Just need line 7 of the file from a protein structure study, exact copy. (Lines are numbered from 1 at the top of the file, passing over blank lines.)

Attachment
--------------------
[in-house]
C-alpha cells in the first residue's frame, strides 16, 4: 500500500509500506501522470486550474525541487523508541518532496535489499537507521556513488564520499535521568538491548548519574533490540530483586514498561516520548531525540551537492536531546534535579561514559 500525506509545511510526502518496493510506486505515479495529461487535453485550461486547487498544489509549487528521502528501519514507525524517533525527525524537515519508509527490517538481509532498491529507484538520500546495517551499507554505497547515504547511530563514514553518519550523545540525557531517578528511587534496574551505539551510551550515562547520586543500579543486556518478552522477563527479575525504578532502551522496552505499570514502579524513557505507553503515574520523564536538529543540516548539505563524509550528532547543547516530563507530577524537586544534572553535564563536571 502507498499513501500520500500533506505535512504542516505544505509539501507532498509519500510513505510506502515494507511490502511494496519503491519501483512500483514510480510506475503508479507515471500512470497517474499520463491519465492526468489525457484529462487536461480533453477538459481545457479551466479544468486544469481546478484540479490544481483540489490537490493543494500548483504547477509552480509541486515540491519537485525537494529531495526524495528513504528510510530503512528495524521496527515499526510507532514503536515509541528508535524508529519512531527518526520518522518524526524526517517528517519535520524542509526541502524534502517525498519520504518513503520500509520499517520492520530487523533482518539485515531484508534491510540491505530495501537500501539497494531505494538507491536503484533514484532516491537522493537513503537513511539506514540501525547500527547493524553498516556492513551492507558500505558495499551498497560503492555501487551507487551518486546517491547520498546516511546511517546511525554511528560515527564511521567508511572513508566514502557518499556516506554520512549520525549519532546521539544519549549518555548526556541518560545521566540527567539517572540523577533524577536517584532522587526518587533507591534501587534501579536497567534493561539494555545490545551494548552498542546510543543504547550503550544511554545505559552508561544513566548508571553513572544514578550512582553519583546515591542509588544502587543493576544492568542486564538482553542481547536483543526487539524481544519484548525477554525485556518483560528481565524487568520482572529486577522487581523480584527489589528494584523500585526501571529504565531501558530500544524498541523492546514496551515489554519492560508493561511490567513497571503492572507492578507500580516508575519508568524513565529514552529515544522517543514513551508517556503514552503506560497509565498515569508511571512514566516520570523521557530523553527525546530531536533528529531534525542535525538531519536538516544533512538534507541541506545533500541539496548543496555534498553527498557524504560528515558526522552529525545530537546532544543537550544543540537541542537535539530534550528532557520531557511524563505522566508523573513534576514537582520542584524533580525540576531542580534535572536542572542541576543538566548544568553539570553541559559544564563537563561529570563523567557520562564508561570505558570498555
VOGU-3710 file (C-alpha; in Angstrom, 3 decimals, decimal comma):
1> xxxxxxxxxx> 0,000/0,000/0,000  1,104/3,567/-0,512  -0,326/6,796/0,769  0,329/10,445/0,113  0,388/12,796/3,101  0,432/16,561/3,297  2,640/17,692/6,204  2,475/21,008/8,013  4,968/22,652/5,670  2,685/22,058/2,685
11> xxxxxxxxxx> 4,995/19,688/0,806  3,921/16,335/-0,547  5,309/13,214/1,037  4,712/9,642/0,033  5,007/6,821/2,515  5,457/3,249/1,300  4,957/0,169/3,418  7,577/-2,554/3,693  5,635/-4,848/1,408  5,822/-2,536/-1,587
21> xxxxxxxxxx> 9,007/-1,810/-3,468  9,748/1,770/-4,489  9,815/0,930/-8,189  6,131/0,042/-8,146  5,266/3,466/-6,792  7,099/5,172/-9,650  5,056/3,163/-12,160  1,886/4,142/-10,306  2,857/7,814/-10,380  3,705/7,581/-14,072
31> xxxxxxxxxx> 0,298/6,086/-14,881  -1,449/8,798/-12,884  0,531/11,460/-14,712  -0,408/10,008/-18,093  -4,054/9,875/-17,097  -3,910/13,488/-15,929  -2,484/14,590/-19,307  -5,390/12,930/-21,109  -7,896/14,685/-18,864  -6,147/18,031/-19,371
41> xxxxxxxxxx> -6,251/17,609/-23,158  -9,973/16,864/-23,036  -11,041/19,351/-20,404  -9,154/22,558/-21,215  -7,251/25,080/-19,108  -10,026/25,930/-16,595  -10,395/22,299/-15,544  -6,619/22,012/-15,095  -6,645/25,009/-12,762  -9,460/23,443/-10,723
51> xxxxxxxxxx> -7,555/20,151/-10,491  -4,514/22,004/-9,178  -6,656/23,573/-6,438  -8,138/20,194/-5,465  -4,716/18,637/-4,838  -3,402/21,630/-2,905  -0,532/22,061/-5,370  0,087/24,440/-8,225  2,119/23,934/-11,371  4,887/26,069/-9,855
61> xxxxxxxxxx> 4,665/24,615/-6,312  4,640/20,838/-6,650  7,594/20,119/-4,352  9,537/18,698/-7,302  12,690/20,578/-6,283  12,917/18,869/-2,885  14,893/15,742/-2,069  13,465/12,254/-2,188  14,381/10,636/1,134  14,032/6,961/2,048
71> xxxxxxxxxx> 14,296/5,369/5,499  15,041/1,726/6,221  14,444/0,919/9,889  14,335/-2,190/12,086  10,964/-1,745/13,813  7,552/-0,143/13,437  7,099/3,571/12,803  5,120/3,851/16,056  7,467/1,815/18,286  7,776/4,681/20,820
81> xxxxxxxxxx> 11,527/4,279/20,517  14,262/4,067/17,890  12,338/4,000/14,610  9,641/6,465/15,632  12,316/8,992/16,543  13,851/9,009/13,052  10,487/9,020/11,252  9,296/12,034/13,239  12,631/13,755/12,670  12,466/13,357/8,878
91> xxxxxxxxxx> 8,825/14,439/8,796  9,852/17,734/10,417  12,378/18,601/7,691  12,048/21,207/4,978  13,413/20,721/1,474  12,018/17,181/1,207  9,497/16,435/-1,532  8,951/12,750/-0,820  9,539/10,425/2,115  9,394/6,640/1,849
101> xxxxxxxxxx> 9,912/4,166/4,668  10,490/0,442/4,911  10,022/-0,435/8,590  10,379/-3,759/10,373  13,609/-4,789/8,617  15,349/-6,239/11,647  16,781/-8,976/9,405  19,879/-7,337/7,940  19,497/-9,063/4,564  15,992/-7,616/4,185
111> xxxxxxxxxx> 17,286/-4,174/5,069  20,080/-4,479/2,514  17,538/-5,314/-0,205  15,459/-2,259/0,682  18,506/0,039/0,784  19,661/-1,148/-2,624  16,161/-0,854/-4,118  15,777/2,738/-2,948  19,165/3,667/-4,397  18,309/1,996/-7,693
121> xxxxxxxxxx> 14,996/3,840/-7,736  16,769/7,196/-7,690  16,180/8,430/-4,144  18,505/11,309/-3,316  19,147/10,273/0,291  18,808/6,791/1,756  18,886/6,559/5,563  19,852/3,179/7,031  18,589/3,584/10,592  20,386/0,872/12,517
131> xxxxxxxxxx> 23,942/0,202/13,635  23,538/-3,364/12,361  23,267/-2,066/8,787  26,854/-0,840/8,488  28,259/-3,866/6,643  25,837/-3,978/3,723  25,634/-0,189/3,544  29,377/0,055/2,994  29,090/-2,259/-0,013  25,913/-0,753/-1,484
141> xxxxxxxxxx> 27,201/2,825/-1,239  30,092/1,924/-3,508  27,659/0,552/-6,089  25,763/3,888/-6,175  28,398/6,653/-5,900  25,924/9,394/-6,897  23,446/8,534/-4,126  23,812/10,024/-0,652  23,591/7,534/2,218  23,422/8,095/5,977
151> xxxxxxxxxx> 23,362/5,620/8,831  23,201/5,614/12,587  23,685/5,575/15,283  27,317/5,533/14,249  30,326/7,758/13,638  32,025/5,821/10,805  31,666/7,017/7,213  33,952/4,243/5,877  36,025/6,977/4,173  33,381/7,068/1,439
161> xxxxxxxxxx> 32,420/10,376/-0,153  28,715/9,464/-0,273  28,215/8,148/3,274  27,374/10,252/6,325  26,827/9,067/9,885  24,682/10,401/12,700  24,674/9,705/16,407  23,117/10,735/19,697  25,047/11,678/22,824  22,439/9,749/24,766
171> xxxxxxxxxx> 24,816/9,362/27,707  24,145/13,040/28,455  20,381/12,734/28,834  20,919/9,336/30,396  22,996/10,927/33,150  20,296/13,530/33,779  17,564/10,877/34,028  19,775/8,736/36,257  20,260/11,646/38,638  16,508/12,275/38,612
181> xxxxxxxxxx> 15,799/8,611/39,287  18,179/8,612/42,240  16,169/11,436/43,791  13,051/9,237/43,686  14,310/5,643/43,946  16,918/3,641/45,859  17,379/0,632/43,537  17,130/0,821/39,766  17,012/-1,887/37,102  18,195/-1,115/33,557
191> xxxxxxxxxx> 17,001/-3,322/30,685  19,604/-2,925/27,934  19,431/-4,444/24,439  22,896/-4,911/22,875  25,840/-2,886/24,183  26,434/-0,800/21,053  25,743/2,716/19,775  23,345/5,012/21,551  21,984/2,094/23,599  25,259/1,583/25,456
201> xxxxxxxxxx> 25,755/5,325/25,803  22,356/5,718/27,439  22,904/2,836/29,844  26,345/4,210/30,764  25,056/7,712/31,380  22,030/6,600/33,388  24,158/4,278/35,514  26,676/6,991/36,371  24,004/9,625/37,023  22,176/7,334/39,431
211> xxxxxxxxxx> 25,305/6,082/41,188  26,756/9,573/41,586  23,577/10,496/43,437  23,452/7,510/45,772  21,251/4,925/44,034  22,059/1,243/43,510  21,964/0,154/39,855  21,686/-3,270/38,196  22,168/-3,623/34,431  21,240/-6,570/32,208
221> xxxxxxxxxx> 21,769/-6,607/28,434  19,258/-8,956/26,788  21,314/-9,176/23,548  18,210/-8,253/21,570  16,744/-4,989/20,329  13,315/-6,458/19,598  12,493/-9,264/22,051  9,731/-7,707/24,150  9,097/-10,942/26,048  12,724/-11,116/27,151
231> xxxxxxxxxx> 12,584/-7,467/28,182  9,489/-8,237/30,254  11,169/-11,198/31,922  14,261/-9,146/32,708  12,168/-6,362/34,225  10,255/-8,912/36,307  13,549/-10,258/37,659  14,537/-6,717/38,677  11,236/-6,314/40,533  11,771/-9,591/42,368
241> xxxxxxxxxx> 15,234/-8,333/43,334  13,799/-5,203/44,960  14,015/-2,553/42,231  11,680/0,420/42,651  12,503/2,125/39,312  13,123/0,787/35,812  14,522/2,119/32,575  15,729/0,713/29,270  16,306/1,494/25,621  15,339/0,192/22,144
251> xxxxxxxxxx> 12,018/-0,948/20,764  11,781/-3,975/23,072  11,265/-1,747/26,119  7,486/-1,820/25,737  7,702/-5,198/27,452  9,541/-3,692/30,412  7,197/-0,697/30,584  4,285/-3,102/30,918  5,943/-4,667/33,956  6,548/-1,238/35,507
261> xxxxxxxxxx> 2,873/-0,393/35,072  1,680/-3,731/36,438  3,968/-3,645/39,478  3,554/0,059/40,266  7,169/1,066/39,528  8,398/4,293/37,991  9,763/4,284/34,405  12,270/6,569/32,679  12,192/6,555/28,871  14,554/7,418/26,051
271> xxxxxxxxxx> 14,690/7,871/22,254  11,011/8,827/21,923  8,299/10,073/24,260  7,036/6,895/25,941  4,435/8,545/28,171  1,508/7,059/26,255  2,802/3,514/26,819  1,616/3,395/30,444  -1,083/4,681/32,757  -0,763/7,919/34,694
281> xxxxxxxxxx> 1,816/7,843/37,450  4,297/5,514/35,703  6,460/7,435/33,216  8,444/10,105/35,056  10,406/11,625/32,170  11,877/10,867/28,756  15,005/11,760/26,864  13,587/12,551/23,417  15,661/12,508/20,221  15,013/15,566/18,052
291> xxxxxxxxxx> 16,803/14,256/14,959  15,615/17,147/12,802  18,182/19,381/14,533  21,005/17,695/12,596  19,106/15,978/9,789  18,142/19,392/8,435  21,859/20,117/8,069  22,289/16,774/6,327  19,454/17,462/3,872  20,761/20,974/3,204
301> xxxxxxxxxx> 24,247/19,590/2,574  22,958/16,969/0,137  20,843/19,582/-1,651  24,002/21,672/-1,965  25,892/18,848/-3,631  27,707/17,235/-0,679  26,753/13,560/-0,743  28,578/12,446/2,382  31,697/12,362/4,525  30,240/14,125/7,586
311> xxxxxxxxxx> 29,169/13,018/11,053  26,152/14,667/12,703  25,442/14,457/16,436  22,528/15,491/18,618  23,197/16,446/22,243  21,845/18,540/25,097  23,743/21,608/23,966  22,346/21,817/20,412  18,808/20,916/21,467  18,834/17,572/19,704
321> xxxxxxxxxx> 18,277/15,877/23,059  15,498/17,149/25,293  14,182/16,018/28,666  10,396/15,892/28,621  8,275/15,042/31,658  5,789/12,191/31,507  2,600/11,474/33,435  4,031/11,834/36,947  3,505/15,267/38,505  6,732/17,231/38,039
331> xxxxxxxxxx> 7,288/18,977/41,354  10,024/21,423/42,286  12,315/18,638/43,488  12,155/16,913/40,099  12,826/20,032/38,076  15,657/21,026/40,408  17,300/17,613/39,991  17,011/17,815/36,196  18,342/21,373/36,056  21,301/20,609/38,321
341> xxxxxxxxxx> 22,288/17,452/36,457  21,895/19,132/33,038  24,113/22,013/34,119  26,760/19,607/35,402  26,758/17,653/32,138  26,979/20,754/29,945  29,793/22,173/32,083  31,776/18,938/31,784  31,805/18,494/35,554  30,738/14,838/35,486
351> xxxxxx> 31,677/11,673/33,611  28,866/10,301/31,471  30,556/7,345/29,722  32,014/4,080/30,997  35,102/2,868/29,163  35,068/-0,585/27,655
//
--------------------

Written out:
31> xxxxxxxxxx> 0,298/6,086/-14,881  -1,449/8,798/-12,884  0,531/11,460/-14,712  -0,408/10,008/-18,093  -4,054/9,875/-17,097  -3,910/13,488/-15,929  -2,484/14,590/-19,307  -5,390/12,930/-21,109  -7,896/14,685/-18,864  -6,147/18,031/-19,371